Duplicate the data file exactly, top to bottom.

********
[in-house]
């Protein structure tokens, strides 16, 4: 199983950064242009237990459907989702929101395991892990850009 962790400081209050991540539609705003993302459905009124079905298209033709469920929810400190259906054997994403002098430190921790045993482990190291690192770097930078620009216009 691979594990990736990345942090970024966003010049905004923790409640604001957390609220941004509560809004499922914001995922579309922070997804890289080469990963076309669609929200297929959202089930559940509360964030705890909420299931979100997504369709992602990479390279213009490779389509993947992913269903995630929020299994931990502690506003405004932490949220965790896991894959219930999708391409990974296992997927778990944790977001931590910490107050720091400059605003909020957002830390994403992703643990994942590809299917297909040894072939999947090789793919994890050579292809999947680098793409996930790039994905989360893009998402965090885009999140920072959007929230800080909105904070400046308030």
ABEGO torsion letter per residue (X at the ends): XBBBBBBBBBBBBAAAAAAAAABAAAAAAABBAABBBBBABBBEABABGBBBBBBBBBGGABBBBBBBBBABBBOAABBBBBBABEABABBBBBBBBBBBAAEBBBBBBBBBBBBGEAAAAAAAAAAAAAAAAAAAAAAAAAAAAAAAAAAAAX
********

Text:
[in-house]
């Protein structure tokens, strides 16, 4: 199983950064242009237990459907989702929101395991892990850009 962790400081209050991540539609705003993302459905009124079905298209033709469920929810400190259906054997994403002098430190921790045993482990190291690192770097930078620009216009 691979594990990736990345942090970024966003010049905004923790409640604001957390609220941004509560809004499922914001995922579309922070997804890289080469990963076309669609929200297929959202089930559940509360964030705890909420299931979100997504369709992602990479390279213009490779389509993947992913269903995630929020299994931990502690506003405004932490949220965790896991894959219930999708391409990974296992997927778990944790977001931590910490107050720091400059605003909020957002830390994403992703643990994942590809299917297909040894072939999947090789793919994890050579292809999947680098793409996930790039994905989360893009998402965090885009999140920072959007929230800080909105904070400046308030």
ABEGO torsion letter per residue (X at the ends): XBBBBBBBBBBBBAAAAAAAAABAAAAAAABBAABBBBBABBBEABABGBBBBBBBBBGGABBBBBBBBBABBBOAABBBBBBABEABABBBBBBBBBBBAAEBBBBBBBBBBBBGEAAAAAAAAAAAAAAAAAAAAAAAAAAAAAAAAAAAAX